I had this sanctioned stash of tablets capable of taking a stressed-to-the-eyeballs or suicidal girl and transforming her into a warm, fuzzy, calm girl ready to take a nice comfy little sleep to get her through the hours until her chemistry improved or she crawled into the doctor’s office, totally empty and out of ideas and ready for the next injection of hope, help and medication changes.

I had it. I still have it. 13 months later! I think I’m getting better at remembering how to render psychiatric first aid to myself when the complicated muddle of meds I’m on just isn’t cutting it, or the depression is just a bit too strong, or the mania is making my limbs dance a jig of agitiation. Or everything is just all too much and the circuit breaker has to be activated to prevent the whole place from burning down! Metaphorically, not literally.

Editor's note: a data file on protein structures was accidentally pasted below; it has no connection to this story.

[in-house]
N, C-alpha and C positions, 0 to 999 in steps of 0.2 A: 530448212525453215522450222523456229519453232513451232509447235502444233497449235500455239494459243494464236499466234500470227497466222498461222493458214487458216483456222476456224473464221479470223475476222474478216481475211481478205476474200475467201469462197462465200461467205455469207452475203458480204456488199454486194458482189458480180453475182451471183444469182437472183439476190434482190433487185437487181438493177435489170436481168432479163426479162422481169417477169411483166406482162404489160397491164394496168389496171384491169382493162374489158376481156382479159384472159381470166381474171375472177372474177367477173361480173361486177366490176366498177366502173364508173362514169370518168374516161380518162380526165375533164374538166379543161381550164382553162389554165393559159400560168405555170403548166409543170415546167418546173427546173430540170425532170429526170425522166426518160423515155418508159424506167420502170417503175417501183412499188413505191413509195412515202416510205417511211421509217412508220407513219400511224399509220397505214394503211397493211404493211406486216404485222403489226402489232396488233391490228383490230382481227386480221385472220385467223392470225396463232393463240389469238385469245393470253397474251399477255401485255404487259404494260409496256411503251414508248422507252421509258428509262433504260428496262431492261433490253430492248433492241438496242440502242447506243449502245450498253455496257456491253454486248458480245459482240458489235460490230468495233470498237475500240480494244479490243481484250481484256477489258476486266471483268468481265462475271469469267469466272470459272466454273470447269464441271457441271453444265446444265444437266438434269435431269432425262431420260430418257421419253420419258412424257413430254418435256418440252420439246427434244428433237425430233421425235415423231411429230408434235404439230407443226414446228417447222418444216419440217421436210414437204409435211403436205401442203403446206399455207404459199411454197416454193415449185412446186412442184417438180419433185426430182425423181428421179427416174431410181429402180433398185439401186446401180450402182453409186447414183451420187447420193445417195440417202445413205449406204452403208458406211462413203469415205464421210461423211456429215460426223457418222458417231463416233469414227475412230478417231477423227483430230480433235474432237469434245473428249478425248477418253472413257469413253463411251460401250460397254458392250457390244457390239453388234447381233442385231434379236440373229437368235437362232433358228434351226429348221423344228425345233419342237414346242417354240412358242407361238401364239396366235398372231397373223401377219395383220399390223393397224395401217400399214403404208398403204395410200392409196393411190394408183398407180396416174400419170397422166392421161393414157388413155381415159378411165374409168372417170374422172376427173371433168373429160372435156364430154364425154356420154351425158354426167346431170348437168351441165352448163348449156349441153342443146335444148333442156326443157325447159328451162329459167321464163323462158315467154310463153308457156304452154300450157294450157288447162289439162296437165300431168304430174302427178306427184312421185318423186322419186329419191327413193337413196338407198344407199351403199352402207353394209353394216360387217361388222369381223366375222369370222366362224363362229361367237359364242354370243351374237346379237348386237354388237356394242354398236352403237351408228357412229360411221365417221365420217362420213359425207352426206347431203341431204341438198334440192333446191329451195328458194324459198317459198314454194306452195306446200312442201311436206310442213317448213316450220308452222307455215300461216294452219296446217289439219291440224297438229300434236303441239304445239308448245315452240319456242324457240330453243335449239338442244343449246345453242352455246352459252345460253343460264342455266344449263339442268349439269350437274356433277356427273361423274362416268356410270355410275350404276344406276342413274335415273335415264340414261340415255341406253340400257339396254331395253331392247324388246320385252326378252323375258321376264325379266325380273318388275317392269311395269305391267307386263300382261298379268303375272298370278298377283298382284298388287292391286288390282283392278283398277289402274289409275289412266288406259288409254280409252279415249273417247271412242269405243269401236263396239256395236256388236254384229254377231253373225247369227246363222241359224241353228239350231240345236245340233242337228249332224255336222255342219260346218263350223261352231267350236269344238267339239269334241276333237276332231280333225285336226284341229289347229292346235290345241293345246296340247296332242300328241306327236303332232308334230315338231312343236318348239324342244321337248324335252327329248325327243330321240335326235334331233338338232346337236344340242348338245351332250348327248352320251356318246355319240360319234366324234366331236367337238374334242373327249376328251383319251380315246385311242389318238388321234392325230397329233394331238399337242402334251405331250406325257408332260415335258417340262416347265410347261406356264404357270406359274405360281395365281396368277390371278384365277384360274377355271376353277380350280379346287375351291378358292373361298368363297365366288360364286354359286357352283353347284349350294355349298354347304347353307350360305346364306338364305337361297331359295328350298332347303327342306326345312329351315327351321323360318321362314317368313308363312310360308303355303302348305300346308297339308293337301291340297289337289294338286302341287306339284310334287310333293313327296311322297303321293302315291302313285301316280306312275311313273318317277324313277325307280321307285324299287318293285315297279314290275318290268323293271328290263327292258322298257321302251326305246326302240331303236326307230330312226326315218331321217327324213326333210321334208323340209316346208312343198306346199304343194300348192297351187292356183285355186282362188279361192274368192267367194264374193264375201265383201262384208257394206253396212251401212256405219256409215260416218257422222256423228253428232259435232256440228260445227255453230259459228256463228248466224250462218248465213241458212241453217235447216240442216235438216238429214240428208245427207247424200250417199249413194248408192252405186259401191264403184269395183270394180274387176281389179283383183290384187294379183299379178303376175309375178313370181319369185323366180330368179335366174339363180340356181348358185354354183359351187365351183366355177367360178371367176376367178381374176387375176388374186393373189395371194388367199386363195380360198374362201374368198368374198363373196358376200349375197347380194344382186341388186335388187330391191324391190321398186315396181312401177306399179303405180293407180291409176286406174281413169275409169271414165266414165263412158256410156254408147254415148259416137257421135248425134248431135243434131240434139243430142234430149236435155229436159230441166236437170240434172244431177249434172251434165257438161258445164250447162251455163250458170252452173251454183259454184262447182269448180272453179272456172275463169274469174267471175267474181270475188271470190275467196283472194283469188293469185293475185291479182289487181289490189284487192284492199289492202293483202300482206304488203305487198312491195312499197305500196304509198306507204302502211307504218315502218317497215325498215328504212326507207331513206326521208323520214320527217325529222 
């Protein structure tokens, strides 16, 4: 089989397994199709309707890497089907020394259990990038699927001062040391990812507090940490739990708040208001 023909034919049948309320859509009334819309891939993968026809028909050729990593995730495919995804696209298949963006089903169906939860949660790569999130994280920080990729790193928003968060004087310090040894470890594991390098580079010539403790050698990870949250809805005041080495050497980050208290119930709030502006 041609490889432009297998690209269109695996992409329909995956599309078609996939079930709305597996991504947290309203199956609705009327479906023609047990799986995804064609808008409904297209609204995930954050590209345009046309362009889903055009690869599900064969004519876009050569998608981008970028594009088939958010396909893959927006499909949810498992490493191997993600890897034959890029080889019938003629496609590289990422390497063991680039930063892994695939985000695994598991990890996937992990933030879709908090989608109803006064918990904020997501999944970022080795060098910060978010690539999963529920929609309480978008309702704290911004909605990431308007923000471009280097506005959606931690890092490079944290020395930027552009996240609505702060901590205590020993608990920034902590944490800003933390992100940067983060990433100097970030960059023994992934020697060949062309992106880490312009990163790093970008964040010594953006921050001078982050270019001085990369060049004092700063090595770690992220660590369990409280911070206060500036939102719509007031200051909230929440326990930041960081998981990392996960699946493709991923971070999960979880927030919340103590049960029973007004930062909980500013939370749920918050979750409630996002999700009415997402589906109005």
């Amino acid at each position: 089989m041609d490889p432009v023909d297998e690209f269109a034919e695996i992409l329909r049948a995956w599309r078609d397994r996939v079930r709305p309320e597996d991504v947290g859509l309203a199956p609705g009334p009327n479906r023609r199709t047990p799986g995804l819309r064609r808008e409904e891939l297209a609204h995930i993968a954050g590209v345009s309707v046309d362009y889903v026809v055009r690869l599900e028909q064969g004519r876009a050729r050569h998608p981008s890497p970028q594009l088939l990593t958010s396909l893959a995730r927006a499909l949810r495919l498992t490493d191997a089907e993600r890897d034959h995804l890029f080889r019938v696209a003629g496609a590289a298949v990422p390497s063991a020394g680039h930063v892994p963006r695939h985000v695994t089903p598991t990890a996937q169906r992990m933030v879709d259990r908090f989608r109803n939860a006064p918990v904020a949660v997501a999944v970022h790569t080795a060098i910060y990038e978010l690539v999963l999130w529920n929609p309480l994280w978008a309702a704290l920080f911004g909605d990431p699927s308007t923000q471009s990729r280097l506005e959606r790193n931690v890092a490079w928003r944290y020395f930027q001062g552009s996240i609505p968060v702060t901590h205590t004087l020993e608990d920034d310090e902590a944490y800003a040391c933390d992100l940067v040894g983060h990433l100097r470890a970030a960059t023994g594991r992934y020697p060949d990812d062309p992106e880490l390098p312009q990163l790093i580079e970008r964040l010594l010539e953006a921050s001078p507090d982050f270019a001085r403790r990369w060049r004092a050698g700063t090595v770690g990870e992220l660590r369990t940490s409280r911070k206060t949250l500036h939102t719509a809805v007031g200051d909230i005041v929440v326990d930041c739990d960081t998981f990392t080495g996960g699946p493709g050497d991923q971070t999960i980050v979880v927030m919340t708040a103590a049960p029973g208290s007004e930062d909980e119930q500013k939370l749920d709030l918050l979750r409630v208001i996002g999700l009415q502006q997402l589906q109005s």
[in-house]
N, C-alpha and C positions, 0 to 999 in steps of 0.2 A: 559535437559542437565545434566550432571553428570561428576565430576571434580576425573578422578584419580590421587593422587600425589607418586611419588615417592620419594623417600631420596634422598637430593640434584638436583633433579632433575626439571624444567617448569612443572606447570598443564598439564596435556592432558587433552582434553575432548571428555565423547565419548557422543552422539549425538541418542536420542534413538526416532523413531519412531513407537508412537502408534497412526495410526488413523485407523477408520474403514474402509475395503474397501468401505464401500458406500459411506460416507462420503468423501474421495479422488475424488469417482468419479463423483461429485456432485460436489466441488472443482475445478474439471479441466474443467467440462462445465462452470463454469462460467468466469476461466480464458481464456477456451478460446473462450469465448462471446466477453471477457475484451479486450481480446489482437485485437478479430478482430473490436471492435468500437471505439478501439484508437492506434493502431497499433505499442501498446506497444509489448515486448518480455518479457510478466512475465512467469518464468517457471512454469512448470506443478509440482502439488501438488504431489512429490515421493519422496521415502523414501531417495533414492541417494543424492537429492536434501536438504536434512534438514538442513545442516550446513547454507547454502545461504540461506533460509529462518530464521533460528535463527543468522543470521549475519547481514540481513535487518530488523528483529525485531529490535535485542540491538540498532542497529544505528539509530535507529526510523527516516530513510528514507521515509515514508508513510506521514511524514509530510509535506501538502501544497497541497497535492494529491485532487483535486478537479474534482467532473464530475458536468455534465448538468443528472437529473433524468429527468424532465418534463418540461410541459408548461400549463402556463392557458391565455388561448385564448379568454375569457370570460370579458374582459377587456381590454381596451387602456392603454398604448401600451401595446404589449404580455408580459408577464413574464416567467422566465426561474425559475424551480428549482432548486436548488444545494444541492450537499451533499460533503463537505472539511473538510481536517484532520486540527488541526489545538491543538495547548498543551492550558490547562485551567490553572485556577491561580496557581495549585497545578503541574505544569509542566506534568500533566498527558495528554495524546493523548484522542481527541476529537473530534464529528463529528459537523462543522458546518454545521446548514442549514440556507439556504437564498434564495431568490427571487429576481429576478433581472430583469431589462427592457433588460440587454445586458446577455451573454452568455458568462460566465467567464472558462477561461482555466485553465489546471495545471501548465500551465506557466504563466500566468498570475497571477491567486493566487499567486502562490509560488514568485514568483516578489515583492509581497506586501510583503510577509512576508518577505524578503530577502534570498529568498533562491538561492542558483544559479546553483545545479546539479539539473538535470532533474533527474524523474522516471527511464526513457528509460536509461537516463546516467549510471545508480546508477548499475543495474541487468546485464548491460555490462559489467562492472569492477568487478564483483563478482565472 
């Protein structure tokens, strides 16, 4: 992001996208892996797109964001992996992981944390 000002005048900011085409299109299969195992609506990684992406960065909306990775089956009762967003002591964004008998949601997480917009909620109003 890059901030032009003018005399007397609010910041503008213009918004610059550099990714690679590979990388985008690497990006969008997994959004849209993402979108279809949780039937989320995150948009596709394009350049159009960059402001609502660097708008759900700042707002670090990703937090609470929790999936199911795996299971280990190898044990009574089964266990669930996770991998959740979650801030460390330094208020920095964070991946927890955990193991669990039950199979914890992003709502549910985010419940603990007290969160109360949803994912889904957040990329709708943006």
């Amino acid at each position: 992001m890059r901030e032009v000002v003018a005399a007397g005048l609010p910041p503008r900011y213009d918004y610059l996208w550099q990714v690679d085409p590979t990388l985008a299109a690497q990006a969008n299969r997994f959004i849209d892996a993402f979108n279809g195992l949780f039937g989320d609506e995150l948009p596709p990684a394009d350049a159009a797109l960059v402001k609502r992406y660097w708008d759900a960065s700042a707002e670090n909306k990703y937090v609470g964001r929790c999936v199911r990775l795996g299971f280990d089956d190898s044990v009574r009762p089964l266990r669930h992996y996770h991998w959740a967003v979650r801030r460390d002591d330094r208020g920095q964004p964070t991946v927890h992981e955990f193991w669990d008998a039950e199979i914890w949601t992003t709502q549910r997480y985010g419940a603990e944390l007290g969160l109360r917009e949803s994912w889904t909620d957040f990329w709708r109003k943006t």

Because there are still those days. Bleak days. Blank days. Flittering days. Storm in a teacup days. Meltdown days. Frustrating days. Agitated days.

There are less of them. They come less often. They do less damage. They don’t get full control of me. But they do come. They’ll always come.

The key, as they always say, is management. So here we are, my and my team, managing. We’re managing. And that’s pretty great!

Thank you for taking the time to read my great big long shambles and hope to chat again soon x